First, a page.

Are you ready for some cheesy 80's goodness because I know I am.
How to classify the new Double Dragon Neon soundtrack. It feels less like a typical game soundtrack and far more like an Eighties concept album. It almost seems that Jake Kaufman (of Shantae: Risky's Revenge and Dark Maze Studio's fame) designed the Double Dragon Neon Soundtrack as a way to travel back to the era of big hair, big muscles, big guns and big pixels.
It is absolutely glorious.
When I was younger I was never too fond of beat em ups that didn't have the words Teenage Mutant Ninja Turtles in the title, so growing up I passed by quite a few games such as Final Fight and Double Dragon. However as I grew older and wiser, coupled with the advent of the internet, I discovered a lost treasure trove of games I should have been playing. Since then I have tried to play all sorts of different genres. My first real legitimate foray into the Beat em up genre was Scott Pilgrim (for my opinions on that soundtrack, feel free to read my old review here) and since then I fell in love with the genre.
So what can I say about a soundtrack from a remade game from a series I never touched upon until recently? It's easy because I am going into this with no prior knowledge or expectations so I have nothing to lose, but alot to gain. From listening to the first few songs, it seems Mr. Kaufman captured the feel of a late 80's arcade game. It is loud, bombastic and very much in your face. From my research, it seems that Mr Kaufman did take some of the original tracks and remade them to fit the new style while other tracks like Space Dojo 2 and City Street 2 are very much like an 80's power ballads.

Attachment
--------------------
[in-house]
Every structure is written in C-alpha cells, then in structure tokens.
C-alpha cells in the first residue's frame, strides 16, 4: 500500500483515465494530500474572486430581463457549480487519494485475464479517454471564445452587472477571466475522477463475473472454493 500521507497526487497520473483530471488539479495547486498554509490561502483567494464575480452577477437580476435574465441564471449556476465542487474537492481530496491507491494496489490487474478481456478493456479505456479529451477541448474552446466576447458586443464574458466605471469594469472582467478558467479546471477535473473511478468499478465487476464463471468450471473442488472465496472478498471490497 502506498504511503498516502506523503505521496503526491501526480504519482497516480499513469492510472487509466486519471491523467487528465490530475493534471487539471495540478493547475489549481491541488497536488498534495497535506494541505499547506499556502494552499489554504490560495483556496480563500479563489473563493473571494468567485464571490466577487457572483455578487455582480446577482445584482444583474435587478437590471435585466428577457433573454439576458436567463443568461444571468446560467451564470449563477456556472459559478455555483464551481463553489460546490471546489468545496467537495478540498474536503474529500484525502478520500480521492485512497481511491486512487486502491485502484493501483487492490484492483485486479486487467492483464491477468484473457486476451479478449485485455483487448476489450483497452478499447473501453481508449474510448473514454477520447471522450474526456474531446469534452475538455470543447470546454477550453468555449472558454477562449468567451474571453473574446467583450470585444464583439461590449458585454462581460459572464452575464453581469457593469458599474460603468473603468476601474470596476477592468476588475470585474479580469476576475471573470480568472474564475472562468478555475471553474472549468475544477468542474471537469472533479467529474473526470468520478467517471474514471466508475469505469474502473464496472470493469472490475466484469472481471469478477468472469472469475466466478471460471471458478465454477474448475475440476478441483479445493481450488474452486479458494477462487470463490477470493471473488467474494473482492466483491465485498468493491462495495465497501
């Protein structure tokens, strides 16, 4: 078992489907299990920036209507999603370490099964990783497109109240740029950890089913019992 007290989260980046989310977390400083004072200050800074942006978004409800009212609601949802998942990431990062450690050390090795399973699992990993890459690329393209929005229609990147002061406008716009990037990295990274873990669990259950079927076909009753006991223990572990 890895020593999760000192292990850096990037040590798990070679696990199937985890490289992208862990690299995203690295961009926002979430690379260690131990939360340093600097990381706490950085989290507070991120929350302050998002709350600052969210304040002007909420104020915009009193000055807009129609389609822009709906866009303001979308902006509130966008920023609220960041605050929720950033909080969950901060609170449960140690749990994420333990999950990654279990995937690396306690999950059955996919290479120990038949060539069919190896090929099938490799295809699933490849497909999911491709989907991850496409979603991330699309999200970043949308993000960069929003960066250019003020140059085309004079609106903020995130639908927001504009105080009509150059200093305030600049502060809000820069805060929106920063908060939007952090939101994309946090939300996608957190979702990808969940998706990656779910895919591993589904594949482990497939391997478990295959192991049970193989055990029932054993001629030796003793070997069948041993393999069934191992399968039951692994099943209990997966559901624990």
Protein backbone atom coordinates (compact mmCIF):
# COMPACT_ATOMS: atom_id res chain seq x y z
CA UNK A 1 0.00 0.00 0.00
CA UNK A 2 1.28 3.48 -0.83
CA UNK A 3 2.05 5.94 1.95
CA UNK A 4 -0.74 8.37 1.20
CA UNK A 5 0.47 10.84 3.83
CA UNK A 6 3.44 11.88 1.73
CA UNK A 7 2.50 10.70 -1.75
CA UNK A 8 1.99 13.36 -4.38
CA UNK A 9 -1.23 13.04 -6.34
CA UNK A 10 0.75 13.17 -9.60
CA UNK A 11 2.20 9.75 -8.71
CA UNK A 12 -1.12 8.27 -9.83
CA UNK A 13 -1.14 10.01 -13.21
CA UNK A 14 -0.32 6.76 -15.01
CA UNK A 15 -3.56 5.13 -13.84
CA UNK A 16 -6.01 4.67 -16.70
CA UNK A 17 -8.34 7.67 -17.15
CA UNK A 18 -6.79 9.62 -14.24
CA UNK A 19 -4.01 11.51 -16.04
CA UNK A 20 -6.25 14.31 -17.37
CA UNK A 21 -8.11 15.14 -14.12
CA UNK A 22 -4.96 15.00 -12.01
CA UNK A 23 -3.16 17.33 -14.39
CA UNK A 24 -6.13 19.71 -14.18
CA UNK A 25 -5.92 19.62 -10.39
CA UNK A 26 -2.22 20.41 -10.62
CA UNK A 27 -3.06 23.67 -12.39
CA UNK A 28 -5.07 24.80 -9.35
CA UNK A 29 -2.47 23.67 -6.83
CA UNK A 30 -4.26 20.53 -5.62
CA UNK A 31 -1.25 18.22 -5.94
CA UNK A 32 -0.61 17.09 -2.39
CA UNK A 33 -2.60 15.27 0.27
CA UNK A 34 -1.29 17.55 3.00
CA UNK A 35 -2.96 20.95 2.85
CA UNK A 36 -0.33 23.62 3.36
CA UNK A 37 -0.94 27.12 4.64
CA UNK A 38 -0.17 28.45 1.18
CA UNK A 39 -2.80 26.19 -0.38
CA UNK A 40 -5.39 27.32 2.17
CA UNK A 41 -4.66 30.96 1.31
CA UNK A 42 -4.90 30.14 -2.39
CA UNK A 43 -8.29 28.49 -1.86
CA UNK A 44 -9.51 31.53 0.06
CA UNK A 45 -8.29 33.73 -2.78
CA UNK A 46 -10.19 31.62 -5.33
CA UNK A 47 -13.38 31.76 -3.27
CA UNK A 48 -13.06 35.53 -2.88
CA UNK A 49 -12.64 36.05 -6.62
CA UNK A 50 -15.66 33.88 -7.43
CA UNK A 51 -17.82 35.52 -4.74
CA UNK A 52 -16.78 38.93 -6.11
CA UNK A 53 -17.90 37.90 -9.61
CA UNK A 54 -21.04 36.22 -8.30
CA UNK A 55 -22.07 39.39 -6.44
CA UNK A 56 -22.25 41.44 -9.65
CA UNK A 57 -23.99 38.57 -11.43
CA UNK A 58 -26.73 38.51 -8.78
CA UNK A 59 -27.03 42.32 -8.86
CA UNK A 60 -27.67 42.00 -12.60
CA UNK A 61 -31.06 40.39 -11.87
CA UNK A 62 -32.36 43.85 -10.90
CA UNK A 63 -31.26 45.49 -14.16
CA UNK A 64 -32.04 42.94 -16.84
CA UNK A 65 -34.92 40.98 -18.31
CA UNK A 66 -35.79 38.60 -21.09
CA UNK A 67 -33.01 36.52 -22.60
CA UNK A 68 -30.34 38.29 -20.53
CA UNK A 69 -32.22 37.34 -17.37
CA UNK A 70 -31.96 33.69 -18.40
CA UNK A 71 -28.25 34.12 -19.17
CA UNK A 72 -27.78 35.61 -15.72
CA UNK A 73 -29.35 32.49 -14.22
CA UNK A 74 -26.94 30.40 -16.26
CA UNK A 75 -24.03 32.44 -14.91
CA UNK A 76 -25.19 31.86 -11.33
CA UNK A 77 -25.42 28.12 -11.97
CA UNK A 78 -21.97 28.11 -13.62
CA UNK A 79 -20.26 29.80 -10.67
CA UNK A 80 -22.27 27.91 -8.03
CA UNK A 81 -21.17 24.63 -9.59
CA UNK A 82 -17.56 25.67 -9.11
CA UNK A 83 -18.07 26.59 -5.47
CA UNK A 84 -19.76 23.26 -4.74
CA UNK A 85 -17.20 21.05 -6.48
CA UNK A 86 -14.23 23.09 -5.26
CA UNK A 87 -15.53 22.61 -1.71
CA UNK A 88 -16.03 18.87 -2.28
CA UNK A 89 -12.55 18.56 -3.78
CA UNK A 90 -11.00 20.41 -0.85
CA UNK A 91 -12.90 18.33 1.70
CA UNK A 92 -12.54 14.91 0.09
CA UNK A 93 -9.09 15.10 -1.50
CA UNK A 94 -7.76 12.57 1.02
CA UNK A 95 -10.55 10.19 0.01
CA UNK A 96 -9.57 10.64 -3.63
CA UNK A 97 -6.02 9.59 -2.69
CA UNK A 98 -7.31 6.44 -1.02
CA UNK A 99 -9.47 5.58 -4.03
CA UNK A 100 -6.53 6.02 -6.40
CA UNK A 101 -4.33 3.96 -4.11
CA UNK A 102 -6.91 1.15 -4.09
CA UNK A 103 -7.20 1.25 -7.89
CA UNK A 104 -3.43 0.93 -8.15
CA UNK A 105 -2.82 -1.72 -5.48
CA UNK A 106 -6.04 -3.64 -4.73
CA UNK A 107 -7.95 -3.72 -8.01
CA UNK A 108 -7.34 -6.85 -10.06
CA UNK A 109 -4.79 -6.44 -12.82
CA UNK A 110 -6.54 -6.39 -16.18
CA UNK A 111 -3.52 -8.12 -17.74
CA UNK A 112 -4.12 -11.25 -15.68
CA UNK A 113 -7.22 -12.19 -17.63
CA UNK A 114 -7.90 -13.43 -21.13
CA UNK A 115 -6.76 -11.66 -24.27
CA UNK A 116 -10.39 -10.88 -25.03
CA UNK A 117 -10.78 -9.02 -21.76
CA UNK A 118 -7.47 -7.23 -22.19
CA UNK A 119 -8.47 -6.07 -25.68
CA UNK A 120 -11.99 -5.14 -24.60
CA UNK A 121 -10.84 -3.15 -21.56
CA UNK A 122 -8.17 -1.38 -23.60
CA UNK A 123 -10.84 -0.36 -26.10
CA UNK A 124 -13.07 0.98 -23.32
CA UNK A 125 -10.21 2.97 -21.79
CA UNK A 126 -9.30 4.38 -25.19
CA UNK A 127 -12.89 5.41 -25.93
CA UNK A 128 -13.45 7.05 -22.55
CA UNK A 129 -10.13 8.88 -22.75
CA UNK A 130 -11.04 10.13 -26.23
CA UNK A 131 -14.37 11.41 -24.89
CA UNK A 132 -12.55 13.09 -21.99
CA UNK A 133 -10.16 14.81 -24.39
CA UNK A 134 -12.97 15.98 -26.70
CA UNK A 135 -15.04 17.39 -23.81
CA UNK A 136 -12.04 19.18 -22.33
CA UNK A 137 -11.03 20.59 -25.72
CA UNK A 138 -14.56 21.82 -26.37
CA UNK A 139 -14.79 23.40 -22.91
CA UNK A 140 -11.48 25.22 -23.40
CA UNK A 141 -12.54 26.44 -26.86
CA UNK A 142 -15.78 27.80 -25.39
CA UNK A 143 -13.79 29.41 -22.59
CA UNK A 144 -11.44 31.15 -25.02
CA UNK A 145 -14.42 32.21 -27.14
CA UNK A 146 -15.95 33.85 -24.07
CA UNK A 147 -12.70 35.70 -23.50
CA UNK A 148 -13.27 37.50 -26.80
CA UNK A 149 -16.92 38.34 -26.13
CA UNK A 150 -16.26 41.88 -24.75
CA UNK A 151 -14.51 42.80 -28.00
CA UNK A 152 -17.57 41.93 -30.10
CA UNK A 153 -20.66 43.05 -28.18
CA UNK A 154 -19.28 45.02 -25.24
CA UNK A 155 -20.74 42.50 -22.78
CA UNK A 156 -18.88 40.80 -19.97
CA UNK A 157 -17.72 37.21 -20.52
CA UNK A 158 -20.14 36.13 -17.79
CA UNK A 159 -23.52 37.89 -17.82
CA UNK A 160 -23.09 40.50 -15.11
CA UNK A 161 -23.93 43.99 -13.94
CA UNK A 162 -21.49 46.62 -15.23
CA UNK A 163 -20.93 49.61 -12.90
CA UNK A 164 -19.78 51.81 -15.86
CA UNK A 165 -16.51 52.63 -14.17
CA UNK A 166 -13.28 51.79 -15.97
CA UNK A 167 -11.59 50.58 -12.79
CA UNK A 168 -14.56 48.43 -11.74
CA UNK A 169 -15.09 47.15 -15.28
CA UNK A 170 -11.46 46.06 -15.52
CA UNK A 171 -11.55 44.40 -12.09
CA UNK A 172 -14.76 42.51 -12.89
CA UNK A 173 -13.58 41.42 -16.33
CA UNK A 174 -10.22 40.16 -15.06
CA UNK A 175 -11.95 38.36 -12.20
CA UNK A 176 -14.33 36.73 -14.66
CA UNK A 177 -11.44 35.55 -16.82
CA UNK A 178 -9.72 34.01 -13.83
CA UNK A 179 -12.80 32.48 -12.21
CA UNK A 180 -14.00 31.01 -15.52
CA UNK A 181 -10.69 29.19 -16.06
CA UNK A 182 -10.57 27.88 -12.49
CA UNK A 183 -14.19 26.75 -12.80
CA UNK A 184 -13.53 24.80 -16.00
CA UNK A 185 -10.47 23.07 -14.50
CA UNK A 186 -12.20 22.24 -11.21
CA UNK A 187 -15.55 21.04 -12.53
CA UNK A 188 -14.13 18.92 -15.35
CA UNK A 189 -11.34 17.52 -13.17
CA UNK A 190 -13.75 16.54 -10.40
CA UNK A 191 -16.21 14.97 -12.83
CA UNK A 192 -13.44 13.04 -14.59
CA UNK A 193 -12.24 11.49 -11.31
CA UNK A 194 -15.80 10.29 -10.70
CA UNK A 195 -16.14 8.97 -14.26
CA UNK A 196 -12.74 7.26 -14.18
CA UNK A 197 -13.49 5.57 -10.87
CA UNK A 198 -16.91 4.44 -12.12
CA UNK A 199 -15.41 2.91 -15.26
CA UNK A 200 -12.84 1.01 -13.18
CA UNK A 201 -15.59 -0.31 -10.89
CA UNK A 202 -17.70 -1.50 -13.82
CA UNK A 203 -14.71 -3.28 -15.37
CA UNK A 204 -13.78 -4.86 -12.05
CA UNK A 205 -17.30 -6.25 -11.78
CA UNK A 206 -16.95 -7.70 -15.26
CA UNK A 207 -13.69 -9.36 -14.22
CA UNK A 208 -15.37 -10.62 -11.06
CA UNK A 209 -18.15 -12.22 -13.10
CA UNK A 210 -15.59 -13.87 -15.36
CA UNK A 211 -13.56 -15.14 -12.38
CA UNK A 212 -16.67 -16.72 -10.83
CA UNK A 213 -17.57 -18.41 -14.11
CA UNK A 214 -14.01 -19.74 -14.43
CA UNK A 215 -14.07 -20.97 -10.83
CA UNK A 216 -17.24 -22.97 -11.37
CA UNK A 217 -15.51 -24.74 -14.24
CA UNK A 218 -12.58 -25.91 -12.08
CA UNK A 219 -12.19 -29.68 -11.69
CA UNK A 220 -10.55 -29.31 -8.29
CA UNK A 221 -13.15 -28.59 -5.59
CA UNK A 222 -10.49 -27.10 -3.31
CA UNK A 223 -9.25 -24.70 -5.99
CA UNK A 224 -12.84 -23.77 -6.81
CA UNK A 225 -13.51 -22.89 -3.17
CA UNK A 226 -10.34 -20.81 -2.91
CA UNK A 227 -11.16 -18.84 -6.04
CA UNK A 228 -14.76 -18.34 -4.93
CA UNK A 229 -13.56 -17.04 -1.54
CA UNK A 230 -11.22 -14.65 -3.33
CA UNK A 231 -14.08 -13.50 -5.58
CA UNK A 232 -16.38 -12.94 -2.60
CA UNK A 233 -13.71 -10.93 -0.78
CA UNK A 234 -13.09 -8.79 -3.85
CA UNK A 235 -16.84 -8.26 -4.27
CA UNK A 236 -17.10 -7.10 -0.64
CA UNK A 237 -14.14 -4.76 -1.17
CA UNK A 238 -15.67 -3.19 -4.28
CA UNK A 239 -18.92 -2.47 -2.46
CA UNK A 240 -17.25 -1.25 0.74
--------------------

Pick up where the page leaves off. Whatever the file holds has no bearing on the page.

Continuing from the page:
One of the elements in the game is that fallen enemies will randomly drop cassette tapes and each tape will unlock a new offensive or passive ability for the player to use. The reason why I mention this is because each Mixtape as they are called contain a 30 to 45 second music clip. They range from Weapons Up which seems to channel LL Cool J and Beastie Boys to the Rick Astley-esque Bomb Toss. The amount of detail that Mr Kaufman put into this album is amazing and very much worth it.
My dad has often said to me that I was born ten years too early given my penchant to prefer classic 80's to my generation of music, TV and games and I can't say I disagree with him. If you go into this album expecting a predictable update to the original soundtrack, you are sadly mistaken. This soundtrack embraces the 80's wholeheartedly. From power ballads that would make Stan Bush proud, to synth and techno. For those of you who miss that decade of indulgence, you will feel right at home. If you are interested in the album, visit Jake Kaufman's Bandcamp page and for up to date information of his upcoming projects, visit his site at Big Lion Music.
On Tuesday's 5 Bucks to Burn I will be taking a listen to the soundtrack To The Moon by Revies of Freebird games. Until then, I am Daimo Mac and I am lost in the music.